U2 came on at about 9 PM or so. They played about 25 songs, with a nice mix of older and newer songs. (I’ll include the setlist below) Right before they came on stage, David Bowie’s “Space Oddity” played over the sound system, which was pretty awesome. From the get go, they were going for it as far as energy and excitement went. I was particularly moved to hear “I Still Haven’t Found What I’m Looking For” live. Bono actually stopped singing a few words into the first verse. 96,000 people sang the rest, and, my friend, let me tell you, we sang it very well. After that song finished, Bono and Edge immediately went into a little bit of “Stand By Me,” which seemed to fit for some reason. All in all, there weren’t a ton of surprises as far as the setlist went, although I wasn’t expecting to hear “In a Little While” or the acoustic version of “Stuck In A Moment That You Can’t Get Out Of.” Additionally, the remixed version of “I’ll Go Crazy If I Don’t Go Crazy Tonight” was SWEET. All 4 guys were out running around. Bono and Larry ended up back to back over by us at one point, and it was really cool when the Edge started pogoing up and down right behind us. It really ratcheted up the party vibe, which isn’t typical for a U2 show. Another inspired moment came when Bono started singing “Amazing Grace” to segue from “One” to “Where the Streets Have No Name,” which is arguably the greatest song that U2’s got, as far as their live performances go. I’ve often said that, if the world was ending and I could only sing one song, it’d be “Amazing Grace.” Hearing it in that setting was great.

I’d had some doubts about how well the 360 setup was going to work. I’d seen another concert performed in the round, and it hadn’t worked as well as it could have. Fortunately, U2’s stage worked really well. The obligatory walkway really works when the band starts moving around, particularly when one of the guys is right by you. The video screen came down in a really cool way during some songs. It almost created a kind of vortex of light and color. That was pretty awesome, if I do say so myself. Unfortunately, while Bono’s laser jacket that he wore during the second encore worked to a T, the “steering wheel microphone” that he used was one of the lamest stage props I’ve ever seen. Oh well.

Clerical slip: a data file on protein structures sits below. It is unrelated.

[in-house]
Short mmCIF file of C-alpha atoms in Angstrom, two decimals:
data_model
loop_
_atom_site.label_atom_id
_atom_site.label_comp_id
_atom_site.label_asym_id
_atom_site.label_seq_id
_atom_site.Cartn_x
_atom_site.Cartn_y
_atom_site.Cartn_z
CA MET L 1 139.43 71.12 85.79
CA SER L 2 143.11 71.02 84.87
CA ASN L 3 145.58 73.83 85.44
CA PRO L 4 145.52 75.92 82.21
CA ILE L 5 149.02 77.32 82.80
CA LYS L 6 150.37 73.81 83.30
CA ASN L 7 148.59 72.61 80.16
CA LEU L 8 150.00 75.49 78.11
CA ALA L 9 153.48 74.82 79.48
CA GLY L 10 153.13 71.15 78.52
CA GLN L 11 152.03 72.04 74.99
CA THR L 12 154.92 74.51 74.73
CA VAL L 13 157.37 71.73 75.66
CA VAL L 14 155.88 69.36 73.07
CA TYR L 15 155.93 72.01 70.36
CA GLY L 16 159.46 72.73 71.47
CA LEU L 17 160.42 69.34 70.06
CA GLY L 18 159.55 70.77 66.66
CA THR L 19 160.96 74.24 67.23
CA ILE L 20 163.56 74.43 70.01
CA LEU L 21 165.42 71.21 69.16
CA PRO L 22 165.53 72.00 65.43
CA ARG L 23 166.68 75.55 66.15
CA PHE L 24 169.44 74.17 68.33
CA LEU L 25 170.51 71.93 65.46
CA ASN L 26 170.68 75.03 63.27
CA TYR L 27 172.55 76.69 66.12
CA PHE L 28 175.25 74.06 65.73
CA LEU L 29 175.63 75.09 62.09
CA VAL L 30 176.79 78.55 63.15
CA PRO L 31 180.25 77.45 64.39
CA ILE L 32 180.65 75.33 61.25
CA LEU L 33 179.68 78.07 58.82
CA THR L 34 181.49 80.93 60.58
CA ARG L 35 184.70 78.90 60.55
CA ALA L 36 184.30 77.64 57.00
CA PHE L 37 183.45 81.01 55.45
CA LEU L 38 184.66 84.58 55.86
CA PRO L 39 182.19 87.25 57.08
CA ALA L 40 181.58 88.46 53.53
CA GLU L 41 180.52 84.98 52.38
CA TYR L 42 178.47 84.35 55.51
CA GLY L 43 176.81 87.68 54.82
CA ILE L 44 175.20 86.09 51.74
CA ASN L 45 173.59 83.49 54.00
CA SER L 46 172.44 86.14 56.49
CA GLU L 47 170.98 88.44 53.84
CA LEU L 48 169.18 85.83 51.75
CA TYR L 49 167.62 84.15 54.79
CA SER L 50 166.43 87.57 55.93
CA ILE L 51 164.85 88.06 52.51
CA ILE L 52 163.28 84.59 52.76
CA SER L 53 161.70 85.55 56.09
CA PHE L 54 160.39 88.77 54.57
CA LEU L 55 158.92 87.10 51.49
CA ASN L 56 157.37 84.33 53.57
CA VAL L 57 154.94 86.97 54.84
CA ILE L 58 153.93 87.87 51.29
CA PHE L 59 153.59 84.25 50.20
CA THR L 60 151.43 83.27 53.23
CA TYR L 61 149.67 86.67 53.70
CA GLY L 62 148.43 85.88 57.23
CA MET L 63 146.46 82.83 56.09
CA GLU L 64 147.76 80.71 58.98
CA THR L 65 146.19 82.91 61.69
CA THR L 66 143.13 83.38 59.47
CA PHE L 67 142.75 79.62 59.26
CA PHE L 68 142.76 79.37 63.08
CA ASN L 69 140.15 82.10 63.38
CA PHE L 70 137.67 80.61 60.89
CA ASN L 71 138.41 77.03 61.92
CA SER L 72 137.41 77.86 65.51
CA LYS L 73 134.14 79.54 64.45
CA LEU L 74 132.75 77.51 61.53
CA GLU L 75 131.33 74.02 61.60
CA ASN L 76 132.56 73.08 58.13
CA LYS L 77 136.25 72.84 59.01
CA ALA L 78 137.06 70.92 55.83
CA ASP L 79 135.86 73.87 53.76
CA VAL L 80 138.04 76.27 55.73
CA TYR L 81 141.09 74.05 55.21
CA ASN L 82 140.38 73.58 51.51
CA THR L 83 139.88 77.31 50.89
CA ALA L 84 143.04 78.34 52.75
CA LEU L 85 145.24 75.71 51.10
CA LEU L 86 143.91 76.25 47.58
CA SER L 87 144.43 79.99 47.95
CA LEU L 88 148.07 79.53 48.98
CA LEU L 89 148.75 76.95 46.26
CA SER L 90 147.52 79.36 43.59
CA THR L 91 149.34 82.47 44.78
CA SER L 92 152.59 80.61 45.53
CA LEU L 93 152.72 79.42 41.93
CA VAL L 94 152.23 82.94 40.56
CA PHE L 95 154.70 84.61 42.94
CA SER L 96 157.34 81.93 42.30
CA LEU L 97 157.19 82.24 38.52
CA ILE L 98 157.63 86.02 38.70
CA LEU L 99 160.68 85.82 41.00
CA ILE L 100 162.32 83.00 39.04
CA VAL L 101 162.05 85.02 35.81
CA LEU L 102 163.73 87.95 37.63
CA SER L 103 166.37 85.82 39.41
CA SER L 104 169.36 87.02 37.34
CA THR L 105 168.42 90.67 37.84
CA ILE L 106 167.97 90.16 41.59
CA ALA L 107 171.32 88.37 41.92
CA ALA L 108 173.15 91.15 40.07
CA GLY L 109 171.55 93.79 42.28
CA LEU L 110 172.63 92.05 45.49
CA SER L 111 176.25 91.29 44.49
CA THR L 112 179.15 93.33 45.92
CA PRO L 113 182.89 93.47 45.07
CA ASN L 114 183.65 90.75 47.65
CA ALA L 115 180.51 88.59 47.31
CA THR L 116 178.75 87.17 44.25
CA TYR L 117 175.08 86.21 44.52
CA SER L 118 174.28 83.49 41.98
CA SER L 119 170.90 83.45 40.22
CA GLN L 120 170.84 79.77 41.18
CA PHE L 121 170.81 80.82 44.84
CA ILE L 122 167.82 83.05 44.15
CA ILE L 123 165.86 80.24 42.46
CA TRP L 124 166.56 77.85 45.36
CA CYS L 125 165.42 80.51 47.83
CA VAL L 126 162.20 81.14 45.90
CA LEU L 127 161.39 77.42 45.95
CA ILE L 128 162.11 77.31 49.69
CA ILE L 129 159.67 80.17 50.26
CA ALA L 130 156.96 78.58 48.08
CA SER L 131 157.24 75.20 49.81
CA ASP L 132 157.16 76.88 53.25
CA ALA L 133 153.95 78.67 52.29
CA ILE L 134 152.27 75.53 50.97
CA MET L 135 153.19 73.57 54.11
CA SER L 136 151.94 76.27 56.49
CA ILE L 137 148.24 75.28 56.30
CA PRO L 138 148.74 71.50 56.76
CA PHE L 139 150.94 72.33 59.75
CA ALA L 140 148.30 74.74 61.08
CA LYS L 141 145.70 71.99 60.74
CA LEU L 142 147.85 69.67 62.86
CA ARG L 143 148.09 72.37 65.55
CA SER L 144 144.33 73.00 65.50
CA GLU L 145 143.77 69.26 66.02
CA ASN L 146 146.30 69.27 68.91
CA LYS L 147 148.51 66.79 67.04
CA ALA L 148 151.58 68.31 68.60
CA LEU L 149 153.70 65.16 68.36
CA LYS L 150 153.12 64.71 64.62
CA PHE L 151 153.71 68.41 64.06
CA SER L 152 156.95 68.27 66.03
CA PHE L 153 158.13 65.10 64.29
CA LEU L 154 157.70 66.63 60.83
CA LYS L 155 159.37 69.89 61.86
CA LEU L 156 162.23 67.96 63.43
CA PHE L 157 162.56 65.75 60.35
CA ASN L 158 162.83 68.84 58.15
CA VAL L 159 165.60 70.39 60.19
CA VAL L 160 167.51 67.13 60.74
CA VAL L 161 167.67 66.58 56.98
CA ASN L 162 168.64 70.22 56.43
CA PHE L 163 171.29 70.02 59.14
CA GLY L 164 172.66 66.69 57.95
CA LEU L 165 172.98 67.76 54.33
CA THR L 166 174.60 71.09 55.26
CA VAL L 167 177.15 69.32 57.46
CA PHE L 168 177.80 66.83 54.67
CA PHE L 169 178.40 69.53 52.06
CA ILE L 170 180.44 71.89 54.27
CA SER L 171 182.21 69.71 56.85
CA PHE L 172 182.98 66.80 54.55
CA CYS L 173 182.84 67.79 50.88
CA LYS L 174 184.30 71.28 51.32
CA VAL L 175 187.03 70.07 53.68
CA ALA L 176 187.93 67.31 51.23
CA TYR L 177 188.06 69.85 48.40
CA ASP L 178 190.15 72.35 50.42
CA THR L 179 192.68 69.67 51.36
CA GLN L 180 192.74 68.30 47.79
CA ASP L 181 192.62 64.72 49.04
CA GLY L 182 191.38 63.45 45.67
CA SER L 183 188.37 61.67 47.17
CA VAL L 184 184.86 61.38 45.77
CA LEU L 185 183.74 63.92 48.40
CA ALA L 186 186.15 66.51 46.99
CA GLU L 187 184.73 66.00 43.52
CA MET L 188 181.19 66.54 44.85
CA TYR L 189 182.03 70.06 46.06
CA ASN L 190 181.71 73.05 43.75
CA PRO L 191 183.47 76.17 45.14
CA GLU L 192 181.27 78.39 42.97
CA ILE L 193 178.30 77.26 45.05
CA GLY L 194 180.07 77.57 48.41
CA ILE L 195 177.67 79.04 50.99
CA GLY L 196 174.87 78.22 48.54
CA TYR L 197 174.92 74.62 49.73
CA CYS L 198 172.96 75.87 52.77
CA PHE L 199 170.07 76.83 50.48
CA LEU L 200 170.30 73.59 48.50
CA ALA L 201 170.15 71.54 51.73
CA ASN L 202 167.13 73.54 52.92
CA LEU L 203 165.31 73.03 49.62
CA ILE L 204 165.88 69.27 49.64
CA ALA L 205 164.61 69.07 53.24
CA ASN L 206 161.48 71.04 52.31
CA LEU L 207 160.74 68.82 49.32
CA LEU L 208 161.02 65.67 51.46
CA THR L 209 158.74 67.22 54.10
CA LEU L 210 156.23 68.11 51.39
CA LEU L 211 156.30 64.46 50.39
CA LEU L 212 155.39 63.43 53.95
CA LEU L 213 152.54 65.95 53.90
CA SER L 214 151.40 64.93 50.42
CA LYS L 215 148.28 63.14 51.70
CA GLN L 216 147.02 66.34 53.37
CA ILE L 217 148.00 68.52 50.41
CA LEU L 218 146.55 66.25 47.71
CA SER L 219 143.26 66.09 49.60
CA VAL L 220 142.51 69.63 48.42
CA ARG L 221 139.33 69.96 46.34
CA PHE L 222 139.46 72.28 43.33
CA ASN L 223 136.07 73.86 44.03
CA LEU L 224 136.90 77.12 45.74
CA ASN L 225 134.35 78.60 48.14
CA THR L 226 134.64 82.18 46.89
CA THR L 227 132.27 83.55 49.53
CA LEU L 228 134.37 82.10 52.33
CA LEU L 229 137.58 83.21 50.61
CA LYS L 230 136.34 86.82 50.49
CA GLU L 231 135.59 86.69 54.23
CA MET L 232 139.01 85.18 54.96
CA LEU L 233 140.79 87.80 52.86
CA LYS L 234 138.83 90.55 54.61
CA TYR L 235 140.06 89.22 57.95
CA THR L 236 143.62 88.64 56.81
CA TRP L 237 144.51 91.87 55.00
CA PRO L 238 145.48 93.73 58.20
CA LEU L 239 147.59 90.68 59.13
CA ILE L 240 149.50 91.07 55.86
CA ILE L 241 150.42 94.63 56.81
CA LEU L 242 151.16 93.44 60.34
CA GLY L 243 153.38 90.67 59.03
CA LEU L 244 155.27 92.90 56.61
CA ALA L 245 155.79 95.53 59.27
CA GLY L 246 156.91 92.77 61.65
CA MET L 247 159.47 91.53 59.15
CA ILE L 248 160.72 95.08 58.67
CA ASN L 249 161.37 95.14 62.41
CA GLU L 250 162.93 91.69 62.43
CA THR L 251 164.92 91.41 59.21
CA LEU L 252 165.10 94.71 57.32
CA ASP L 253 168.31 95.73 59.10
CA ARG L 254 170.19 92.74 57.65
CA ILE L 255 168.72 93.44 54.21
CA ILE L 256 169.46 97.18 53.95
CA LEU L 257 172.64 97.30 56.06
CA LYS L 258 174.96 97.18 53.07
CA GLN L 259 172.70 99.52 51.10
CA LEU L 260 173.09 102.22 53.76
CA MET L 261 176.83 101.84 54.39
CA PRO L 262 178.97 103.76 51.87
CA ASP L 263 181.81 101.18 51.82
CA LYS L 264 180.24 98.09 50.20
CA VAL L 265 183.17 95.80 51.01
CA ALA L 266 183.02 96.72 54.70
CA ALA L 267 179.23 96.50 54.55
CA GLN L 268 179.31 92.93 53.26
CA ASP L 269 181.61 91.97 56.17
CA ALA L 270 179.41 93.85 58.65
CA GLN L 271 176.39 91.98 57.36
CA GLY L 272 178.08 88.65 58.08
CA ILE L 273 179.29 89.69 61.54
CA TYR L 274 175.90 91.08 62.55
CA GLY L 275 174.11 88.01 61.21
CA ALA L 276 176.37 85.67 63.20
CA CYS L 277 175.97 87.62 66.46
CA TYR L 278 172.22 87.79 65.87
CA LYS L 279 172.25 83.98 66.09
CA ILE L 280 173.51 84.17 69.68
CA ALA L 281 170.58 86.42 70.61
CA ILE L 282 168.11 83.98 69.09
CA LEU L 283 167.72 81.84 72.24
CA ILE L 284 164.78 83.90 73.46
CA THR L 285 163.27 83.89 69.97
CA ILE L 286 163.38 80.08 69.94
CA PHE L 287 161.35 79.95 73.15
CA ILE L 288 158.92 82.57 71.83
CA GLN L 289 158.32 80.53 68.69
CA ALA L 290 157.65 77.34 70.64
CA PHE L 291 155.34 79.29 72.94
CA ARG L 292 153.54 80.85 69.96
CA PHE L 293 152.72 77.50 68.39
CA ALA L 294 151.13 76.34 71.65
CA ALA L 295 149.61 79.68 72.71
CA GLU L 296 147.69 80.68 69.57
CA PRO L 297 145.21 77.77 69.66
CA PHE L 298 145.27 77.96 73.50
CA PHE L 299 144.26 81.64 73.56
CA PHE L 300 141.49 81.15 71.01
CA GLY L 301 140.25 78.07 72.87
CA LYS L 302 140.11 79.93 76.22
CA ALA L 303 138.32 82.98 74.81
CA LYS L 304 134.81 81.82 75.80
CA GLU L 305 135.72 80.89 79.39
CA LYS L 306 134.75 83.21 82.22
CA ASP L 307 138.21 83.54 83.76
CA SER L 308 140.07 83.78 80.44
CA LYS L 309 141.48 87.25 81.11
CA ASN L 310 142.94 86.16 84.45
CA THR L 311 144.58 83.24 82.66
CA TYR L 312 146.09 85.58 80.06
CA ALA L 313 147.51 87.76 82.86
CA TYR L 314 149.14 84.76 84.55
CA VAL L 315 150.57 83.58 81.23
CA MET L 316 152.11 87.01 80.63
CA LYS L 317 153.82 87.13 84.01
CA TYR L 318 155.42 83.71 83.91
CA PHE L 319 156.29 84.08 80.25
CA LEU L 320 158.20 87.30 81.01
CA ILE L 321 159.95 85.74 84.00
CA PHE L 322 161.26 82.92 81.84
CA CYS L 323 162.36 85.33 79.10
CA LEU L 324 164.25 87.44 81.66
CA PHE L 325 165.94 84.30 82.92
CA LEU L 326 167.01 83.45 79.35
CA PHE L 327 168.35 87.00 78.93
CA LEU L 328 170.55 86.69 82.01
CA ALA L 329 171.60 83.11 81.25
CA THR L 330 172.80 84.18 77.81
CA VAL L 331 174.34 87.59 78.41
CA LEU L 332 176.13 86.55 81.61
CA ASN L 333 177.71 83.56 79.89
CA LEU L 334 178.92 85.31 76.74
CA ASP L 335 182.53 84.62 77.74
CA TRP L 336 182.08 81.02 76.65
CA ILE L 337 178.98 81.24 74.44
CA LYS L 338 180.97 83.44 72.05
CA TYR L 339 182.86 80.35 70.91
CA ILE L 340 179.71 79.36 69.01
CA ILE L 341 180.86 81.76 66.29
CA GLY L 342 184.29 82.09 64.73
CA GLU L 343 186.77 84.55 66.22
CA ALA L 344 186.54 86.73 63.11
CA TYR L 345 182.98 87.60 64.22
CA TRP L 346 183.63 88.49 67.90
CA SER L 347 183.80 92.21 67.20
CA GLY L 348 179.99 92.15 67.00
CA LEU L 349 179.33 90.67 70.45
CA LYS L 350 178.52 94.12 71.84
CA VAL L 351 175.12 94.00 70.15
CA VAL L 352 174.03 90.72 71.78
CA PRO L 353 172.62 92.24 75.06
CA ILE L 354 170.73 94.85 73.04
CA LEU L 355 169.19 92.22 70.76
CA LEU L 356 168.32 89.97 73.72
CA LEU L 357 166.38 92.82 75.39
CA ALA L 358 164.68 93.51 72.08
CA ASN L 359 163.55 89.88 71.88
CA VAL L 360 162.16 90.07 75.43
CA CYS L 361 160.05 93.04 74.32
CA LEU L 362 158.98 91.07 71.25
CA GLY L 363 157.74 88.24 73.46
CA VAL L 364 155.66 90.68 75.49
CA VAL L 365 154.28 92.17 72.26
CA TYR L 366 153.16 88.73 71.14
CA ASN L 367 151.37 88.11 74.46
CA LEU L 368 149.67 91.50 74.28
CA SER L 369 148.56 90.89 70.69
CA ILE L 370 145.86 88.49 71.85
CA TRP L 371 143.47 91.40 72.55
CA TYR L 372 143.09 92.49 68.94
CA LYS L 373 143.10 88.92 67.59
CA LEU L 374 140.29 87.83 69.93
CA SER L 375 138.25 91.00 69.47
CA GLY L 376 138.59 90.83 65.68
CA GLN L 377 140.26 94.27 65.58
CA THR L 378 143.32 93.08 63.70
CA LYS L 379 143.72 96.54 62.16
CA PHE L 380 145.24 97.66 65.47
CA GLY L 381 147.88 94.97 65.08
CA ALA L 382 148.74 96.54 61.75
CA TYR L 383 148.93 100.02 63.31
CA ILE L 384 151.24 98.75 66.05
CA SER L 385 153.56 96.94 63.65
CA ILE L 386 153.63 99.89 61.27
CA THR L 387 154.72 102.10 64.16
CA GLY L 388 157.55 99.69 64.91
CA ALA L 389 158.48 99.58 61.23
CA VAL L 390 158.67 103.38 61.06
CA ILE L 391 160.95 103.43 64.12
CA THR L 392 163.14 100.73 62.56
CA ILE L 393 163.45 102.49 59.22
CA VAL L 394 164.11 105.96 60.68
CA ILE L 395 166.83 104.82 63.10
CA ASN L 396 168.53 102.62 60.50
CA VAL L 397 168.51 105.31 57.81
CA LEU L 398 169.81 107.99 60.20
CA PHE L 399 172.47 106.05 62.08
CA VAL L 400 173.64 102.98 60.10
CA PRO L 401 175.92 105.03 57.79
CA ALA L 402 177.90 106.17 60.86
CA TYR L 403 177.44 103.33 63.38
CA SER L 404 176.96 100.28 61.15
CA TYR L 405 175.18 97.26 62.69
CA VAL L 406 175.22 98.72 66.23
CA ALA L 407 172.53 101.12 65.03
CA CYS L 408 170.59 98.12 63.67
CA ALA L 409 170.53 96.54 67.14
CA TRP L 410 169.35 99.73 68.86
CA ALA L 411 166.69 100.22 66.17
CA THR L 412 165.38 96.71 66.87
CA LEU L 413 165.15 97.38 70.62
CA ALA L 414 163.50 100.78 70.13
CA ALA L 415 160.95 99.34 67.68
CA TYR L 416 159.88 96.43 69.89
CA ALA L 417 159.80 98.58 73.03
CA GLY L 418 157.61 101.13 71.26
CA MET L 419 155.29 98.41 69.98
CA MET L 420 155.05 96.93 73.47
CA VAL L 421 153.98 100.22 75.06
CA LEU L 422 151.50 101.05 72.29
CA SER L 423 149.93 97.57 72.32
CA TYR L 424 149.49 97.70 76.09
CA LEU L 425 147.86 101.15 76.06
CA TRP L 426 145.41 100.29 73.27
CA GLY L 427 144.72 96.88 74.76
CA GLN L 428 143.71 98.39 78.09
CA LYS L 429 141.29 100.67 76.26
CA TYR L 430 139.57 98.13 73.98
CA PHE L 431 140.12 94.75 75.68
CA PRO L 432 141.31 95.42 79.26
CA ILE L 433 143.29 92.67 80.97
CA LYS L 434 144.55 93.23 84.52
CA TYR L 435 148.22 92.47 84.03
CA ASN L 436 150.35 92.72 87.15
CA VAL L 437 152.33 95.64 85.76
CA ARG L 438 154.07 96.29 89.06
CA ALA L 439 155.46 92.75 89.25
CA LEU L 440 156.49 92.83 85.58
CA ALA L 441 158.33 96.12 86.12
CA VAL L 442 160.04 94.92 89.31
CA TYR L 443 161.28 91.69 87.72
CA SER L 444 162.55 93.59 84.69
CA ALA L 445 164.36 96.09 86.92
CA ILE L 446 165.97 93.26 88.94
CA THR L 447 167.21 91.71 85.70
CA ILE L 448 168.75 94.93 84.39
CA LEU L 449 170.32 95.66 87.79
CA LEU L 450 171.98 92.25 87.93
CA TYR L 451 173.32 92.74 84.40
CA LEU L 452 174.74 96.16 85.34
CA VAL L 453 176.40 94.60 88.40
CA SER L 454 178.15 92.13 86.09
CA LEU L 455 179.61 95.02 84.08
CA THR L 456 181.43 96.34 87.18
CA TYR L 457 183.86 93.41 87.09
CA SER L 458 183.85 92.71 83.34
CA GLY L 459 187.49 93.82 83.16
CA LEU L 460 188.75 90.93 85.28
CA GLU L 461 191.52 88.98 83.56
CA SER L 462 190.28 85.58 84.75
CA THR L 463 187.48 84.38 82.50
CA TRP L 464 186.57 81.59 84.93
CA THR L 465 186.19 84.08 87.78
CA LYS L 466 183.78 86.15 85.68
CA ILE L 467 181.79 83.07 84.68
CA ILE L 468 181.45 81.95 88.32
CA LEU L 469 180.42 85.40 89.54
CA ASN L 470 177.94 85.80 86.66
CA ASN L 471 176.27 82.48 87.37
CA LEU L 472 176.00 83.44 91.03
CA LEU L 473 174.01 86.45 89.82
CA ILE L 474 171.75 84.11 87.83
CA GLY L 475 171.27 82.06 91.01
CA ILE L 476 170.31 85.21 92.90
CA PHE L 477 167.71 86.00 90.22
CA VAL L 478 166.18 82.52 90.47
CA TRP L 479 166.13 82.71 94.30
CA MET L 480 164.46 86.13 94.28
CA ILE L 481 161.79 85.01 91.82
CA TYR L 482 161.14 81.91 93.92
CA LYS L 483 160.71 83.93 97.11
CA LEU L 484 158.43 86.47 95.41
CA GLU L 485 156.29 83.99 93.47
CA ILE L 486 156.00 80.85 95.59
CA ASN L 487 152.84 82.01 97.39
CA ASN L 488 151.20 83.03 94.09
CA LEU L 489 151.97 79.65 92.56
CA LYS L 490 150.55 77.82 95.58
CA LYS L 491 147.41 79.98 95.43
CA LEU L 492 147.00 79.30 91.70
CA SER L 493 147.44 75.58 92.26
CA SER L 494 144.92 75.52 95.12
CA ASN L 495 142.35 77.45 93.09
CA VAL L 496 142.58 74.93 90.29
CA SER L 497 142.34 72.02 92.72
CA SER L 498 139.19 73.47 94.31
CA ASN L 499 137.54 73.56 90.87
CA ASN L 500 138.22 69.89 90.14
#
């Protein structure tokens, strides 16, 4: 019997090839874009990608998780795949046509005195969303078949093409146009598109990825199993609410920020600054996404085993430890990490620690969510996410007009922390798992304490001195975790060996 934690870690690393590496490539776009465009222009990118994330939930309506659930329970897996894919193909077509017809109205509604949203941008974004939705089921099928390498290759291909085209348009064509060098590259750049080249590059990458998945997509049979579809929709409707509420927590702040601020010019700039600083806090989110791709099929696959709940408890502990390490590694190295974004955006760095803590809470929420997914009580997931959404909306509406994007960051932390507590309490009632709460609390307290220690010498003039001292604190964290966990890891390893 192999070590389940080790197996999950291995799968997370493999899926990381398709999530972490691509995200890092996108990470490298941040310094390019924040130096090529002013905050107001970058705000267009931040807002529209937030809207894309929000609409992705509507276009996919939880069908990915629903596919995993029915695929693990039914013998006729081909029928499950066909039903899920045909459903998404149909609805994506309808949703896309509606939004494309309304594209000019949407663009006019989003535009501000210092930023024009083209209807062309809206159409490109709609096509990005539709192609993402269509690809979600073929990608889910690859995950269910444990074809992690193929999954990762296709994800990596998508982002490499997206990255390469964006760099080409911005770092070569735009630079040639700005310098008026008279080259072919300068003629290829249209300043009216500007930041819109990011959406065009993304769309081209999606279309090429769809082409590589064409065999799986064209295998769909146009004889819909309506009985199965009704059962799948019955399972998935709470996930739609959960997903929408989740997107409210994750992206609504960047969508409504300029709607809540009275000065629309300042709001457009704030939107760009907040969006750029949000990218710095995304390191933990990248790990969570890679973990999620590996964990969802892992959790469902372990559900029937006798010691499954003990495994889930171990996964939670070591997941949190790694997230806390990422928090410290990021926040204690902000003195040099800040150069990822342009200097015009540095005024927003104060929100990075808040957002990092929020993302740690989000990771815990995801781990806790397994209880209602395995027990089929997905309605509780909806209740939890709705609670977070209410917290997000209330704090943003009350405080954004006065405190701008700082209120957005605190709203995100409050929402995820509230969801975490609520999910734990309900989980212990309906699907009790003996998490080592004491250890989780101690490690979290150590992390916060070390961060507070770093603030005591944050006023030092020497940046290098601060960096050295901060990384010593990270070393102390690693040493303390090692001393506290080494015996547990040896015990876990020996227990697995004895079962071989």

The single greatest thing about the evening was how CLOSE we were. It’s almost unbelievable that we were so close to the stage. I’m telling you, I could see the sweat on the back of Bono’s head. That’s how close we were at times. However, the proximity also created its own problems. Sitting down was next to impossible, as was changing positions in such a way as to take the strain off of my back. I was still stiff the next day, to tell you the truth. Would I do the whole GA thing again? I’m still up in the air. U2’s coming to Angel Stadium next June and, while I know I’ll be there, I can’t say that I’m really on board to do that again yet. Part of me would like to be further back so I can take in the show from a wider angle. That said, who knows? I might just change my mind.

All in all, it was a really good night. I would have to give the edge to the Vertigo tour show if I had to pick my favorite of the two U2 shows I’ve seen. That said, the scale of this show was much, much bigger. In addition to the 96,000 people at the Rose Bowl (a record for the venue), approximately 6 million people from all over the world watched the live stream on YouTube, and the show was filmed for a future DVD release. Who knows? Maybe, when I sit my kids down to watch the show one day, I’ll be able to say, “Look, there’s your dad!”

I know this was a bit long, but, all in all, if you have any chance to go see U2, you owe it to yourself to take that chance and go. Trust me.

You’ll be glad you did.

The setlist:
Get on Your Boots
Mysterious Ways
Beautiful Day